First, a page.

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External Drives – Which Technology Should You Use?

Posted by Keith Elder | Posted in Computer Hardware | Posted on 10-04-2009

I’m amazed when I talk to friends who are comfortably happy using external USB drives to store information.  I ask them how their copy speeds are and they normally respond with the usual speed of 10-25MB/s for USB.  They then follow that up with, “I wish it was faster, it takes so long to copy large files.”.  Let’s face it, files are getting bigger and as more and more people go digital with photos and video, we need faster ways to move this data around for backups and other purposes. 

The good news is we’ve got faster transfer methods than USB but for some reason most people don’t know about it.  For some reason my friends don’t believe me when I tell them to throw away their USB cable and install an eSata port (or use the one they already have) if their external drive supports eSata.    A few seconds later I get this blank stare of “what is that?”. 

I’m not sure why eSata hasn’t caught on as much as USB but if you are looking to buy a new machine or notebook, don’t purchase one without an external eSata port.  As a matter of fact, make it two if you can.

Here’s the difference in several available external technologies and their respectful transfer rates:

  • USB 1.1 – 12Mbps
  • USB 2.0 – 400Mbps
  • Firewire 400 – 480Mbps
  • Firewire 800 – 800Mbps
  • eSATA – 1.5Gbps (real speed 150MB/s)
  • eSATA II – 3Gbps (real speed 300MB/s)

While eSata I and eSata II have real speeds of 150/300MB/s respectively that’s a tremendous amount more data flying across the bus as compared to USB or Firewire.  To show you this is real, here is a screen shot copying files from a local drive on my machine to an external eSata drive. 


That’s 110MB per second!  If you are copying a lot of information around, doing backups, etc, eSata is the clear winner.  A lot of new external drives come with both USB and eSata.  When you are shopping around you’ll primarily run into USB but most newer drives support both, be sure to get one that does both.  I recently had to purchase a new drive when my external drive failed and I purchased the AcomData PurDrive with 1 TB of data for just a little over $100.00 (this is the F:\ above).  Thus the prices are very reasonable.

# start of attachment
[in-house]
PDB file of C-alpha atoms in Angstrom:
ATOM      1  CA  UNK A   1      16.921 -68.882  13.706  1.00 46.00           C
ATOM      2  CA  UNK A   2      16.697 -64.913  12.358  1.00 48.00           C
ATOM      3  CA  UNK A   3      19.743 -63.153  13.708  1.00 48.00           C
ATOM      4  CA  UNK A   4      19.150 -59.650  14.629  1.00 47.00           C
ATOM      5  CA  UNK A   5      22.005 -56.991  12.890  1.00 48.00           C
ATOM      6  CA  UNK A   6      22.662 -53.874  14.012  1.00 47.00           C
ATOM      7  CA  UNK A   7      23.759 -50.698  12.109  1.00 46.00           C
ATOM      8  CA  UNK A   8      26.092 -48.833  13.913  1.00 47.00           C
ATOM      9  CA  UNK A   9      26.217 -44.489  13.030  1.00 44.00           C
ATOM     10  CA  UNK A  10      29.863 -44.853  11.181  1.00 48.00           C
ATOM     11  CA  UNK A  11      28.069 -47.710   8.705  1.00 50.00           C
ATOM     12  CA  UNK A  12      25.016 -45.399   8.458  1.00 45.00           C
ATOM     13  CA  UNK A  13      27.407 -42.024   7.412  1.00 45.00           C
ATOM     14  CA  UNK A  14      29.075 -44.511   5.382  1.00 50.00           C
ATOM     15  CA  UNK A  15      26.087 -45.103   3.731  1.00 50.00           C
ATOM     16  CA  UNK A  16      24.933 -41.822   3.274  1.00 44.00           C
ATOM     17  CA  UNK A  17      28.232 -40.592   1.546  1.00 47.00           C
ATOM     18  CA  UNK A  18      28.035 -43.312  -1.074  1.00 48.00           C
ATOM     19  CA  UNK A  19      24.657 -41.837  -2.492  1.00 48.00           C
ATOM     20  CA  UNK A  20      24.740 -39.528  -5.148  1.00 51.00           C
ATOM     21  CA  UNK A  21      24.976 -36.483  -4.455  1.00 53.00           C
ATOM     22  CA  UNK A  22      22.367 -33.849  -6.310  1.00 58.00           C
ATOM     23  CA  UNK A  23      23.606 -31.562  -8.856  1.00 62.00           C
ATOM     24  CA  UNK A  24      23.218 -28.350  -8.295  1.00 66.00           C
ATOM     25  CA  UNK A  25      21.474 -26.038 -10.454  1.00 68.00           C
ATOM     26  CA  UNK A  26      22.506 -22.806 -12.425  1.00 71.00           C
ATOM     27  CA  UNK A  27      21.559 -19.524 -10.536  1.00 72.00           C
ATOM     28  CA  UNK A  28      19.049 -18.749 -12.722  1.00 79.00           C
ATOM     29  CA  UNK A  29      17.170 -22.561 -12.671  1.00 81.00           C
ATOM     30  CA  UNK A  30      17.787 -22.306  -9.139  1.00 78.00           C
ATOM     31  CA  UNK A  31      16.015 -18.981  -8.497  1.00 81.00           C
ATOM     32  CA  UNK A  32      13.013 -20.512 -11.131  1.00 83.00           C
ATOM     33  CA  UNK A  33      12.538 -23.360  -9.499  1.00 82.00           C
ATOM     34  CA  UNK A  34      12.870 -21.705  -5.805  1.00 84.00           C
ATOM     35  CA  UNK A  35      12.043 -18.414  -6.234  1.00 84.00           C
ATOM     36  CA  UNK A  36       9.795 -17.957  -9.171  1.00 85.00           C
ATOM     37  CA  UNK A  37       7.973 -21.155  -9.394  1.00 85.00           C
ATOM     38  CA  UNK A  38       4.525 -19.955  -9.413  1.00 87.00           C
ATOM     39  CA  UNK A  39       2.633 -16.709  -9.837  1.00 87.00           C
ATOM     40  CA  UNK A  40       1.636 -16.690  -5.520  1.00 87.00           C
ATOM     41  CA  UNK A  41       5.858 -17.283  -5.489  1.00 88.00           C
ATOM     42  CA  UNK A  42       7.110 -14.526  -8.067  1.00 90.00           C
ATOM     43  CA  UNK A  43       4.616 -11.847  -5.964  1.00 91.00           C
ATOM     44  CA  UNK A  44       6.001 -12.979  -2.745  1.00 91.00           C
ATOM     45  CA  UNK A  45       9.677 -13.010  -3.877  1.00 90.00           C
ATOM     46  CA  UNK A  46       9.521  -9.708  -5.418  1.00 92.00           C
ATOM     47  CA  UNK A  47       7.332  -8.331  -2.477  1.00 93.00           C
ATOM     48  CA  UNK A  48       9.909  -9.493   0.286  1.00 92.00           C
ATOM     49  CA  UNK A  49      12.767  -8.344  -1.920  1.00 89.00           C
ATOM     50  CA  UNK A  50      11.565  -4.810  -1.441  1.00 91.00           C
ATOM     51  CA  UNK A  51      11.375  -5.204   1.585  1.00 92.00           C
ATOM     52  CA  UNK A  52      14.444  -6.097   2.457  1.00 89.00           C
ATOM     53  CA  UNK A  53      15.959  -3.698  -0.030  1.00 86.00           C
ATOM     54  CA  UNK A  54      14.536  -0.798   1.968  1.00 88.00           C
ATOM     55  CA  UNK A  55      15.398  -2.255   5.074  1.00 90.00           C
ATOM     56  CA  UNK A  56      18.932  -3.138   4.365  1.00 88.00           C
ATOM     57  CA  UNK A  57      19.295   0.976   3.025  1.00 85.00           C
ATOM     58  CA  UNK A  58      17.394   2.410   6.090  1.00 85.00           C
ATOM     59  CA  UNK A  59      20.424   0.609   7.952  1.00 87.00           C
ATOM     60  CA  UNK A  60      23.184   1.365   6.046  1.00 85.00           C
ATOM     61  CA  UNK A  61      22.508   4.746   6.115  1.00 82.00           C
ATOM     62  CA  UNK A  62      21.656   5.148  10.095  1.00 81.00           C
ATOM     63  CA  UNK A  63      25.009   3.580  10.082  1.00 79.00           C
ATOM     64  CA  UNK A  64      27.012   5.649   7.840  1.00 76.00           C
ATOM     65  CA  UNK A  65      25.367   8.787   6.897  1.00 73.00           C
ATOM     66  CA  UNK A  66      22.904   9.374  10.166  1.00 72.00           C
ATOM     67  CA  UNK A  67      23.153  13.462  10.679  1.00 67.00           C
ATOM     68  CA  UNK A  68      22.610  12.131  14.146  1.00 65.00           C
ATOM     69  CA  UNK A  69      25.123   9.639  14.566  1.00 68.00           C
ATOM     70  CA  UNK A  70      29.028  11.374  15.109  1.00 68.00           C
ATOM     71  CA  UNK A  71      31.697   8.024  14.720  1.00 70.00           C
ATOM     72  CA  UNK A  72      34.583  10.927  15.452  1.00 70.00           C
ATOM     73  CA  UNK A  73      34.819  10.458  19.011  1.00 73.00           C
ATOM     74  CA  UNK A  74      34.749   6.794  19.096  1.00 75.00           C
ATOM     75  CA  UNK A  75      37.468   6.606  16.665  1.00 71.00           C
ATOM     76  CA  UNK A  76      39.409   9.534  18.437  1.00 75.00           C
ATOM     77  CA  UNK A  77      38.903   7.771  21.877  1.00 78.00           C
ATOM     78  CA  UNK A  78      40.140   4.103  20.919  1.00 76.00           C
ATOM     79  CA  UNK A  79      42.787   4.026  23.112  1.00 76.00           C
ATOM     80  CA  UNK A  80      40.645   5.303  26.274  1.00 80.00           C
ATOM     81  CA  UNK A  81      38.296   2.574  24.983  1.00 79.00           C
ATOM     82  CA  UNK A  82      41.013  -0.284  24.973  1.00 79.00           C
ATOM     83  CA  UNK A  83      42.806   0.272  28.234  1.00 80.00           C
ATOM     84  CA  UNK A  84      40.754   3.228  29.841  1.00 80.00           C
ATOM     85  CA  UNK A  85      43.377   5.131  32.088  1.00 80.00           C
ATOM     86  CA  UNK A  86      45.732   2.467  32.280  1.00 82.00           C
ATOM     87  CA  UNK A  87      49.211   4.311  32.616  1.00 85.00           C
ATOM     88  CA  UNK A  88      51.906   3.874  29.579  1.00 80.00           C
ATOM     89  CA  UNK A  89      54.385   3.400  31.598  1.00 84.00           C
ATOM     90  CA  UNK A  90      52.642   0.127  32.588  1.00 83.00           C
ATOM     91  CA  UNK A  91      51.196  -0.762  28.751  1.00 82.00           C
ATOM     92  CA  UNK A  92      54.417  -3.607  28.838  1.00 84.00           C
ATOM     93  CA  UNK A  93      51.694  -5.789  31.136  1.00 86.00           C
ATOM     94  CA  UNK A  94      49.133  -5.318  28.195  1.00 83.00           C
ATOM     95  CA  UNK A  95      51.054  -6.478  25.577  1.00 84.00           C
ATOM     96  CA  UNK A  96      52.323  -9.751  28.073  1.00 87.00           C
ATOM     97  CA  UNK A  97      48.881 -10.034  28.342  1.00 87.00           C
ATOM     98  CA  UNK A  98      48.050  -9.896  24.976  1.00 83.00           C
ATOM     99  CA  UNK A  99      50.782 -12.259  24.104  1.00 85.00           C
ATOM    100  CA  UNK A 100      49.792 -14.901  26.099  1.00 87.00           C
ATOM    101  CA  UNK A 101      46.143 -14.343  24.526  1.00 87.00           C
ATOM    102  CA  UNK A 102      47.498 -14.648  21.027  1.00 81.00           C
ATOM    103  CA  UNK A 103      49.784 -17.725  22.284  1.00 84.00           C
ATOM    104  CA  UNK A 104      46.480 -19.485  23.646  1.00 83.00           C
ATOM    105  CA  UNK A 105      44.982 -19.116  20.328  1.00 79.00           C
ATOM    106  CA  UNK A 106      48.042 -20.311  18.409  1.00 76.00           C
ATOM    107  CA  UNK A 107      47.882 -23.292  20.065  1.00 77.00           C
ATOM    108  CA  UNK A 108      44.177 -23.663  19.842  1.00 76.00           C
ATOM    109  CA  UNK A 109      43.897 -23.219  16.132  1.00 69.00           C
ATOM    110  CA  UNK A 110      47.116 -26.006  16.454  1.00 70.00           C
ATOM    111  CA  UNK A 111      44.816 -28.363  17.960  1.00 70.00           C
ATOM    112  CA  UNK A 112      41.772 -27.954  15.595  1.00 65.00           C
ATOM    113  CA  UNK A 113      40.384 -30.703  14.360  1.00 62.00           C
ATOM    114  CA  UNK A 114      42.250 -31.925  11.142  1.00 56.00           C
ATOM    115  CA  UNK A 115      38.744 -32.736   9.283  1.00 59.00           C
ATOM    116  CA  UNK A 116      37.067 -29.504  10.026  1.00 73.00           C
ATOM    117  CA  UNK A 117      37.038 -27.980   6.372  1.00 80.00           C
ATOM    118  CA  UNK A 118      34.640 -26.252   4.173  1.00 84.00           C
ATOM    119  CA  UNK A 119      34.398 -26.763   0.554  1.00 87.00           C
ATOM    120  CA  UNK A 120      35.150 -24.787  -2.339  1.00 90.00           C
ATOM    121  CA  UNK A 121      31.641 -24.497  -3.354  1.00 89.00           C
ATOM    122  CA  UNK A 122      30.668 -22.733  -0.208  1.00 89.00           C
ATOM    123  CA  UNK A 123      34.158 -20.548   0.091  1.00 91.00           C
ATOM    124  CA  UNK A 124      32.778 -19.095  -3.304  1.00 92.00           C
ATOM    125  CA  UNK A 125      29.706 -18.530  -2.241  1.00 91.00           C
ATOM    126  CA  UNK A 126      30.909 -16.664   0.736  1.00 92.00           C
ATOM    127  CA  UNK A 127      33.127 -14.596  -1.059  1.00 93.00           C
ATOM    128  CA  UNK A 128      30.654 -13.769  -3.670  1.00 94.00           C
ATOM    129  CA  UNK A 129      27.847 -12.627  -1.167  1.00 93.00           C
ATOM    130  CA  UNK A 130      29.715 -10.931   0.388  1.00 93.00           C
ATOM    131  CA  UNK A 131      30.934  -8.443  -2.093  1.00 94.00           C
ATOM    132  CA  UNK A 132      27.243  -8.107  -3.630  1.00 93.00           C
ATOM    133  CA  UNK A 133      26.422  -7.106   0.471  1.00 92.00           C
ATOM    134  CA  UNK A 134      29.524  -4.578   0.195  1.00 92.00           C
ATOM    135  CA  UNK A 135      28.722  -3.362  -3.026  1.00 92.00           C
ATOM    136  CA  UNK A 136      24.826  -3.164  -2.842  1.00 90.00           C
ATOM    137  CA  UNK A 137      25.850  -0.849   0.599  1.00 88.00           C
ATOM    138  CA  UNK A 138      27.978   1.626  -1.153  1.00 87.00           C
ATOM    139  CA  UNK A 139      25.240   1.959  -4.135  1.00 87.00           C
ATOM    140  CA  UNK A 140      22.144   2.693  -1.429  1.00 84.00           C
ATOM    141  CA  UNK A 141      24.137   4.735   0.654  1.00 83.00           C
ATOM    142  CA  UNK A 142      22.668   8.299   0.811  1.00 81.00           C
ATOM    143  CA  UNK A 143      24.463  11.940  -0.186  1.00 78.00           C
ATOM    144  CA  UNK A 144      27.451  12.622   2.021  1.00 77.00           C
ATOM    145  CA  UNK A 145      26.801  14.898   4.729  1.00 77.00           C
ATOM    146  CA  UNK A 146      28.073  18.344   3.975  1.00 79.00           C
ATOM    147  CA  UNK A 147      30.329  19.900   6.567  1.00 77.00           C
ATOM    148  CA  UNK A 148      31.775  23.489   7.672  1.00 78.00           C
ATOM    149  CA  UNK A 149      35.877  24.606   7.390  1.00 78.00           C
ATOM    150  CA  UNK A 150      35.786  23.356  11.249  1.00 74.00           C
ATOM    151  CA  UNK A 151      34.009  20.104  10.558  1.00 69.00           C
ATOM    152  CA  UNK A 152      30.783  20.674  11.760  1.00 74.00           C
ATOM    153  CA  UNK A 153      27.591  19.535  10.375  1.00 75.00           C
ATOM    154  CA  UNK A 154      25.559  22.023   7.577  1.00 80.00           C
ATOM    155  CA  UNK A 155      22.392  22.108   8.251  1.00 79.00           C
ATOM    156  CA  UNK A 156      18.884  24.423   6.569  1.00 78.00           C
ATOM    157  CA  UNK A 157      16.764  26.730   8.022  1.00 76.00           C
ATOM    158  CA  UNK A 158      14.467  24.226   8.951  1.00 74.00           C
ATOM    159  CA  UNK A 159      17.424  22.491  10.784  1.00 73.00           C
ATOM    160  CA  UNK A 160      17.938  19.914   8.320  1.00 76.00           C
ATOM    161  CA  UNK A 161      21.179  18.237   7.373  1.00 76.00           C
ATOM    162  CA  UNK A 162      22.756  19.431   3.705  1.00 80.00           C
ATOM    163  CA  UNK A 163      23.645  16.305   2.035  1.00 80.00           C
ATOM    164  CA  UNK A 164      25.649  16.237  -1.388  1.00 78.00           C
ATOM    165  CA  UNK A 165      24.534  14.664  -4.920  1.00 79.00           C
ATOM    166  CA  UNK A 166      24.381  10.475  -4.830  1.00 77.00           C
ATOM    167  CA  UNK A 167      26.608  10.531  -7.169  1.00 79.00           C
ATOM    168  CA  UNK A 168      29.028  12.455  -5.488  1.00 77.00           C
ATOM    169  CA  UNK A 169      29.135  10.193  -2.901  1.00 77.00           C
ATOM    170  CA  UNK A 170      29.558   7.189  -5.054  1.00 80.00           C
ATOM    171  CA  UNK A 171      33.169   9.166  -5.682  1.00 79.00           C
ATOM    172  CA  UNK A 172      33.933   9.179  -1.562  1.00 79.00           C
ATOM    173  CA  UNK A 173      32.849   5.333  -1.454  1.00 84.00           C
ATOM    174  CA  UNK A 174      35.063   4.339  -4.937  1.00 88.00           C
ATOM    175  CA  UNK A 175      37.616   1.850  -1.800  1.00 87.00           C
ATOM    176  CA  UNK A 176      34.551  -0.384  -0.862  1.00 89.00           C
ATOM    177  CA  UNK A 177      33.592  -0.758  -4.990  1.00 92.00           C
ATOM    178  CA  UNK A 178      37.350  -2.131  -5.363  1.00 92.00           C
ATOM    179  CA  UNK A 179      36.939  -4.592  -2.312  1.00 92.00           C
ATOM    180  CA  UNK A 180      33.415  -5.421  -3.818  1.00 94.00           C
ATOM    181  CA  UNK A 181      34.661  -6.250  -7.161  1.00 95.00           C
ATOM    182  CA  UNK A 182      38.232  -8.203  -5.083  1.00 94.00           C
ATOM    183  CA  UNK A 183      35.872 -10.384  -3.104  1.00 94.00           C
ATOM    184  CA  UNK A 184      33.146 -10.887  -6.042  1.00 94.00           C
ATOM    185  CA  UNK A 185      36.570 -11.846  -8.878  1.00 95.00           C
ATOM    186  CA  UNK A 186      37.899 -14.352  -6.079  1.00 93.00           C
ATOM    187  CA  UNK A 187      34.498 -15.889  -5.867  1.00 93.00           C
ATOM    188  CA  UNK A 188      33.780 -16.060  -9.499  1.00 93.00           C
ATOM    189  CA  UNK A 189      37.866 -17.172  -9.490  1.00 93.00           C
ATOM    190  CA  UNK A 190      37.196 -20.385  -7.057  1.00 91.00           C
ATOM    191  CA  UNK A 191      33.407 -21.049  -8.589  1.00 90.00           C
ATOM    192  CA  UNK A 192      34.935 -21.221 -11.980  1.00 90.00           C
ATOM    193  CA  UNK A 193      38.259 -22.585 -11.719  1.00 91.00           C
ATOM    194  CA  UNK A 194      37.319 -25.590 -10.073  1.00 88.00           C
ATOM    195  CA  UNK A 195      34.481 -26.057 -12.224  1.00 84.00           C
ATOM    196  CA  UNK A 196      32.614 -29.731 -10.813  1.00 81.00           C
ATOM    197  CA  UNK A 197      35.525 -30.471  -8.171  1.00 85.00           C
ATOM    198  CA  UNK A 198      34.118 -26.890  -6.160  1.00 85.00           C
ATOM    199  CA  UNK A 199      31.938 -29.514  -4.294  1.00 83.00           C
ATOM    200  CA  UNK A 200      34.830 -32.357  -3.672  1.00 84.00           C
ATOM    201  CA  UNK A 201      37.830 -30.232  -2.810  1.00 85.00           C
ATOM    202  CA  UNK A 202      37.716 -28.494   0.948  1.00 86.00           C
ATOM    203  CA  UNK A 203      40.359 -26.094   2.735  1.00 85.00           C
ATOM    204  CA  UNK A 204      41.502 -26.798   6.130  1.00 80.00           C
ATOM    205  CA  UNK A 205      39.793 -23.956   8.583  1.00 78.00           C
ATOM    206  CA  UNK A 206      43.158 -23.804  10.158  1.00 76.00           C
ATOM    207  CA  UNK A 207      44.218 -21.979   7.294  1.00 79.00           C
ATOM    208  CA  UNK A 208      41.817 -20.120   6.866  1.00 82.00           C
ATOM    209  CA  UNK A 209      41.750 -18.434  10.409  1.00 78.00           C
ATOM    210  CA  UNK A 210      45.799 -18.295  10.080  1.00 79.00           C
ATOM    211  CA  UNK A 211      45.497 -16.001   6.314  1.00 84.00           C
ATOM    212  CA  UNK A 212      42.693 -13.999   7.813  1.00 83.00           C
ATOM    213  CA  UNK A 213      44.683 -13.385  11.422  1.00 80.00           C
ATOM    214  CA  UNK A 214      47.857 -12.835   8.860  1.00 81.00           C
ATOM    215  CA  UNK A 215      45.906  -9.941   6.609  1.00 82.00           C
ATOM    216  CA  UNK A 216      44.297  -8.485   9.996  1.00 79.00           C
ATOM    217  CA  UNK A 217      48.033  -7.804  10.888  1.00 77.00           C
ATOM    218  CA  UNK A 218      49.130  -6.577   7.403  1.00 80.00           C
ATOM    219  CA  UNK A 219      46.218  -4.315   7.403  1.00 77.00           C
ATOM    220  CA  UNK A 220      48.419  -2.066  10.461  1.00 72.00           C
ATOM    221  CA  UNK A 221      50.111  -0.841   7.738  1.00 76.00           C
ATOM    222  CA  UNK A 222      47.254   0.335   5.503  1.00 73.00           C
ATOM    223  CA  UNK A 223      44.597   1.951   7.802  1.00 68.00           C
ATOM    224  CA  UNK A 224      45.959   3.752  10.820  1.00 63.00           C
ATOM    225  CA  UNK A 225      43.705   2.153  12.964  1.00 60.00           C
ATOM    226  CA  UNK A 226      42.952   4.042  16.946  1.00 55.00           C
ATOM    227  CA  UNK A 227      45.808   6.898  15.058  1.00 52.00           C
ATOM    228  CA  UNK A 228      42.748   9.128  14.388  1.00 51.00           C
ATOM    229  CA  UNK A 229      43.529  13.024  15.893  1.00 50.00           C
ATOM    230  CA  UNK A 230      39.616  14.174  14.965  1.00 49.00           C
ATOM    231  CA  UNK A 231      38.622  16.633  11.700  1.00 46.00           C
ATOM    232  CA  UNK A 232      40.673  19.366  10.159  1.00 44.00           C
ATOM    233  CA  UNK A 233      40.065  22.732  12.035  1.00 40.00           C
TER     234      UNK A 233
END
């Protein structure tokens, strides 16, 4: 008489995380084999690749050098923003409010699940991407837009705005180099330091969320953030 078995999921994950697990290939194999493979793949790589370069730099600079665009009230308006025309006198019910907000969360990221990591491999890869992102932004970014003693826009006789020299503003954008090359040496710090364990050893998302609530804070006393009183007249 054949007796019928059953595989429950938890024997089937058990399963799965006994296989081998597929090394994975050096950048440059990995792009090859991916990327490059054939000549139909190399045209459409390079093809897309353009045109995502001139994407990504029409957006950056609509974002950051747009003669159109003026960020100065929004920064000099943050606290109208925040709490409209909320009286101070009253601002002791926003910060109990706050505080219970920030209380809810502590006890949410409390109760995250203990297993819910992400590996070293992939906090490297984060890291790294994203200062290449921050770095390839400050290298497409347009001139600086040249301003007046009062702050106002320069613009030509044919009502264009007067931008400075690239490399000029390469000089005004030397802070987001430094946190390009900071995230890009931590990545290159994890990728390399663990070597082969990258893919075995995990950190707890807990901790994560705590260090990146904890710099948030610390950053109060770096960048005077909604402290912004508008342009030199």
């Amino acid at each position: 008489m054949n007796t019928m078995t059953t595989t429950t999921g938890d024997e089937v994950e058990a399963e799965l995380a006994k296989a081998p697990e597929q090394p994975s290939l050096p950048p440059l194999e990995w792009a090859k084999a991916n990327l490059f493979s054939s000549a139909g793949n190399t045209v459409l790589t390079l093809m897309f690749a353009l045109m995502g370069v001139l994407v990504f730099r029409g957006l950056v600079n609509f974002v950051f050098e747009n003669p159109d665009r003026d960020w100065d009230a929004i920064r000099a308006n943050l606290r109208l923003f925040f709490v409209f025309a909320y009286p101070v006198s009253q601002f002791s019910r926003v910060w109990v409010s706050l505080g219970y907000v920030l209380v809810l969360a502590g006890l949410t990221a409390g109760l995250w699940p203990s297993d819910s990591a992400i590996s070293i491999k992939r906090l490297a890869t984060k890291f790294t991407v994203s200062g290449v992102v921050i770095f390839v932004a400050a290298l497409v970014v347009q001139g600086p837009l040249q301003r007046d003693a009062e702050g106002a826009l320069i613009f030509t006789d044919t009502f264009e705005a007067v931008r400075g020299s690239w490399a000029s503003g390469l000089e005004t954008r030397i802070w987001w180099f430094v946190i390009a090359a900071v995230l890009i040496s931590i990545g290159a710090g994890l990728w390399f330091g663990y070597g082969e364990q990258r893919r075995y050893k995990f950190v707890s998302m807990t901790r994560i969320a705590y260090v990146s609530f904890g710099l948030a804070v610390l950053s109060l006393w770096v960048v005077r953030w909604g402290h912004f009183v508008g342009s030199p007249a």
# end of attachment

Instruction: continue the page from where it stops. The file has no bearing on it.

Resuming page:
Words of Wisdom

What should you do now armed with this new information?  Throw out that old USB drive and start using eSata.  It is here today, it is fast, it is cheap and it works!

Of course, if you have an older machine it may not have eSata.  Don’t worry, you can easily purchase an eSata card as an add-on for your desktop machine. If you have a notebook, obviously the options are a little more limiting but you can purchase a PCMCIA eSata card.

Comments (4)

What? no screenshot of that transfer over the 25 drive SAN with iSCSI? via a 10X GBE
10 port trunked GBE.

Yeah ESATA is the way to go unless you need the quick convenience of USB2.0 and it being already on justabout every machine & laptop.

Most Motherboards from the last 5 years sport SATA connectors and adding ESATA is simply a small $2 cable and whatever you call those metal plates that go in a cardslot.
Most ESATA drives I have purchased came with this $2 part already in the box.
I have several ESATA ‘slot things’ ready to go, just plug into SATA port set it with a single skrew and run.

eSATA are great…really…but USB2 is still king of ubiquity…that’s why I use them… (Of course, I have 2/3 TB on my laptop, so I don’t use them for laptop storage)


Doh! Fixed. Thanks!

I think you’ve got a few typos in your transfer rates – speeds are typically reported in Mega bits per second (Mbps), not Mega Bytes per second (MBps). So… your numbers for USB, Firewire, and the first numbers for SATA are all actually Mbps, however the real speed numbers for are correct.

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